Grasp height data were analyzed using a 3 task condition (intra-individual, inter-individual, control) × 2 direction (outer-to-center, center-to-outer) × 2 object position (left, right) × 5 center shelf height (50 cm, 70 cm, 90 cm, 110 cm, 130 cm) repeated measures analysis of variance (RM ANOVA). Given that gender can affect cooperation (see 29 for a recent review) and our sample was comprised of more females than males, all analyses were also conducted including only female participants. Analyses revealed the same pattern of results indicating that gender did not affect performance in the present task. Analysis revealed a significant main effect of center shelf height, F(4,92) = 152.61, p < .001, η2p = .87 and a significant task condition × direction × center shelf height interaction, F(8,184) = 3.68, p = 0.007, η2p = 0.138. To decompose the three-way interaction, additional RM ANOVAs were conducted to directly compare the different task conditions. To control for family-wise errors rate, a Bonferroni correction was applied (α = 0.017). The results are shown in Table 1.

intra vs. interintra vs. controlinter vs. control
VariableFpη2pFpη2pFpη2p
task0.35.560.020.01.935.000.26.613.01
dir0.00.985.003.29.083.131.39.251.06
pos0.68.418.030.04.841.000.33.573.01
sh140.86<.001.86125.77<.001.85114.18<.001.83
task × dir0.10.754.001.75.199.071.74.200.07
task × pos0.10.750.001.69.207.072.43.133.10
task × sh1.02.385.040.81.470.030.05.981.00
dir × pos2.13.158.097.64.011.255.60.027.20
dir x sh0.96.402.041.74.189.071.60.182.07
pos × sh0.60.661.030.16.960.010.21.931.01
task × dir × pos0.29.596.011.52.230.060.44.513.02
task × dir × sh0.43.720.028.71.001.284.38.003.16
task × pos × sh0.20.938.010.93.450.040.55.702.02
dir× pos × sh0.73.546.030.31.828.010.48.694.02
task × dir × pos × sh0.32.863.010.92.421.040.52.718.02

Table 1. Results of the three repeated measures ANOVAs (intra-individual vs. inter-individual, intra-individual vs. control, inter-individual vs. control) using the within-subject factors task condition (task), direction (dir), object position (pos), and center shelf height (sh), α = 0.017.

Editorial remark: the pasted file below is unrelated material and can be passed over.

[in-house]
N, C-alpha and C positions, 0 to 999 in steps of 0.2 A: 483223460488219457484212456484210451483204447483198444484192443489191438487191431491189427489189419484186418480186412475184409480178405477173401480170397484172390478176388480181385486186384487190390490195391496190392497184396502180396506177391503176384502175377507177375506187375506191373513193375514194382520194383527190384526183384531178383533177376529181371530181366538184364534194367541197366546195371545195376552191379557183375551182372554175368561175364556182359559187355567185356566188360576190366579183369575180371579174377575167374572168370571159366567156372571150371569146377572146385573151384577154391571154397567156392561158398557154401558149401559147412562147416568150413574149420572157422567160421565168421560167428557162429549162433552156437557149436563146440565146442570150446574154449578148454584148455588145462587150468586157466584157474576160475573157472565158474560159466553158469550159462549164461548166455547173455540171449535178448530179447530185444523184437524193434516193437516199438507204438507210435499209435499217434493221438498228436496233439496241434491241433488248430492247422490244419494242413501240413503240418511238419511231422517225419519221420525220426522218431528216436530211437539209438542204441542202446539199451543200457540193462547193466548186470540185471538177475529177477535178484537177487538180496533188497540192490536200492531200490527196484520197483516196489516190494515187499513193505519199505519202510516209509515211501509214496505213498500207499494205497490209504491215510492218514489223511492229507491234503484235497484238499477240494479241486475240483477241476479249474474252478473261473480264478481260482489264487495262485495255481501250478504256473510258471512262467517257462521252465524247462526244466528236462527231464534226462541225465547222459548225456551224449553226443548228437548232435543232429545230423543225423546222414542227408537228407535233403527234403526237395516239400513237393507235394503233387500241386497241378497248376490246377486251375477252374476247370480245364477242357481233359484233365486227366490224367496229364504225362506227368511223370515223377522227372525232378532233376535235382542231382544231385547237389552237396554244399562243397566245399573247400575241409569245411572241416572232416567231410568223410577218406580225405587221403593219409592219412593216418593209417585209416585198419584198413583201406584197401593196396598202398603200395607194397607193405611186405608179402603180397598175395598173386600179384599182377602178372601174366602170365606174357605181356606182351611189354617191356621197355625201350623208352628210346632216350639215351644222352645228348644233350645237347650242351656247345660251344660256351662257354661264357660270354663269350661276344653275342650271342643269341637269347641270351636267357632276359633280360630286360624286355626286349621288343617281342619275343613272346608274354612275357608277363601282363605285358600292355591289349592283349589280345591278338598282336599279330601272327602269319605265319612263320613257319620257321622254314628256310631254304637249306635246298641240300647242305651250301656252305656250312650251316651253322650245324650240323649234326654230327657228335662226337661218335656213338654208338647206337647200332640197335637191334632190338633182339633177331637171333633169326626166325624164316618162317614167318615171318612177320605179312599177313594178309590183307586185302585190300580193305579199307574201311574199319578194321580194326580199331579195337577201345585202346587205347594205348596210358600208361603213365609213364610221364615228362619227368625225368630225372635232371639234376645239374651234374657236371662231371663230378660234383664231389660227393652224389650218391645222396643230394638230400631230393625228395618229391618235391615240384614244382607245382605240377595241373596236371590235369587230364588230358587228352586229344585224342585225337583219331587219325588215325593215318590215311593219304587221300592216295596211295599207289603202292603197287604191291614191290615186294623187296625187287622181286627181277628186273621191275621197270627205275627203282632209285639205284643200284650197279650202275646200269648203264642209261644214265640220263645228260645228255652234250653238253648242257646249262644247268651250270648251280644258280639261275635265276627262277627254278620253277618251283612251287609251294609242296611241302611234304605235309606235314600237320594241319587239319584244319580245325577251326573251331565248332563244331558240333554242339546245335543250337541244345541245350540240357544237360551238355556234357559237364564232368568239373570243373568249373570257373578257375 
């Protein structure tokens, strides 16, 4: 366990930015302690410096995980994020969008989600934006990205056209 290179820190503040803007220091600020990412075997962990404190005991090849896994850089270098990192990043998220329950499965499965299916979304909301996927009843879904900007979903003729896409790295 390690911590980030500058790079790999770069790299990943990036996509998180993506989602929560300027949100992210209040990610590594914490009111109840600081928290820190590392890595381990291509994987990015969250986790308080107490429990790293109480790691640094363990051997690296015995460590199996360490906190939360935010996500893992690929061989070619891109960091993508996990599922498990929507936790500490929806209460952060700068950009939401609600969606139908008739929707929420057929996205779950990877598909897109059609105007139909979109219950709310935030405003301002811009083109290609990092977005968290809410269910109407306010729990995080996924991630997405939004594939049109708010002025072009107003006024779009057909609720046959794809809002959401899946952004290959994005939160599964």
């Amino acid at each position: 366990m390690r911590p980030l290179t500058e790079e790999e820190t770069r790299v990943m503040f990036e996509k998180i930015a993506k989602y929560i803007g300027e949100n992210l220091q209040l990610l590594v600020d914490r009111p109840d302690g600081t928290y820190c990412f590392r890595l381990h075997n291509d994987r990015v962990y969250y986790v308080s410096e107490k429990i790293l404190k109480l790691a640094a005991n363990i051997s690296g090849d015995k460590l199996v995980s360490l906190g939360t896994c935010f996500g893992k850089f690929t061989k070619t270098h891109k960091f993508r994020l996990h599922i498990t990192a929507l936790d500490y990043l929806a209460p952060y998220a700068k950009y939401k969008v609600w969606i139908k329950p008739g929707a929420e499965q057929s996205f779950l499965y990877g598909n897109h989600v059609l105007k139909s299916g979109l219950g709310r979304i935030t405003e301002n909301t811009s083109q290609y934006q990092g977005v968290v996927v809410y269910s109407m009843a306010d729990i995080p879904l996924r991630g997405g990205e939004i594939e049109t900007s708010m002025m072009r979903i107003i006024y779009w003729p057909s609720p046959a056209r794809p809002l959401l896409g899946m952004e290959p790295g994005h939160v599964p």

CSV
Download CSV

To examine whether the observation of an action is sufficient to elicit recall processes, grasp height data were analyzed using a 2 task condition (intra-, inter-individual) × 2 direction (outer-to-center, center-to-outer) × 2 object position (left, right) × 5 center shelf height (50 cm, 70 cm, 90 cm, 110 cm, 130 cm) repeated measures analysis of variance (RM ANOVA). Analysis indicated that grasp height was inversely related to center shelf height (Figure 2), F(4,92) = 140.86, p <.001, η2p = .86. There was no effect of direction or task condition, demonstrating that grasp height was similar for the first and return moves and for the intra- and inter-individual task condition (Figure 2). The slopes for the best-fitting straight lines ranged from -.18 to -.22 and all differed significantly from zero (Table 2).

thumbnail
Figure 2. Mean grasp heights (relative to plunger base) as a function of center shelf height during the intra-individual task (triangles), inter-individual task (circles), and control task (squares) for the outer-to-center (panel A) and center-to-outer moves (panel B).

http://dx.doi.org/10.1371/journal.pone.0084662.g002

Outer-to-centerCenter-to-outer
ObjectpositionObjectposition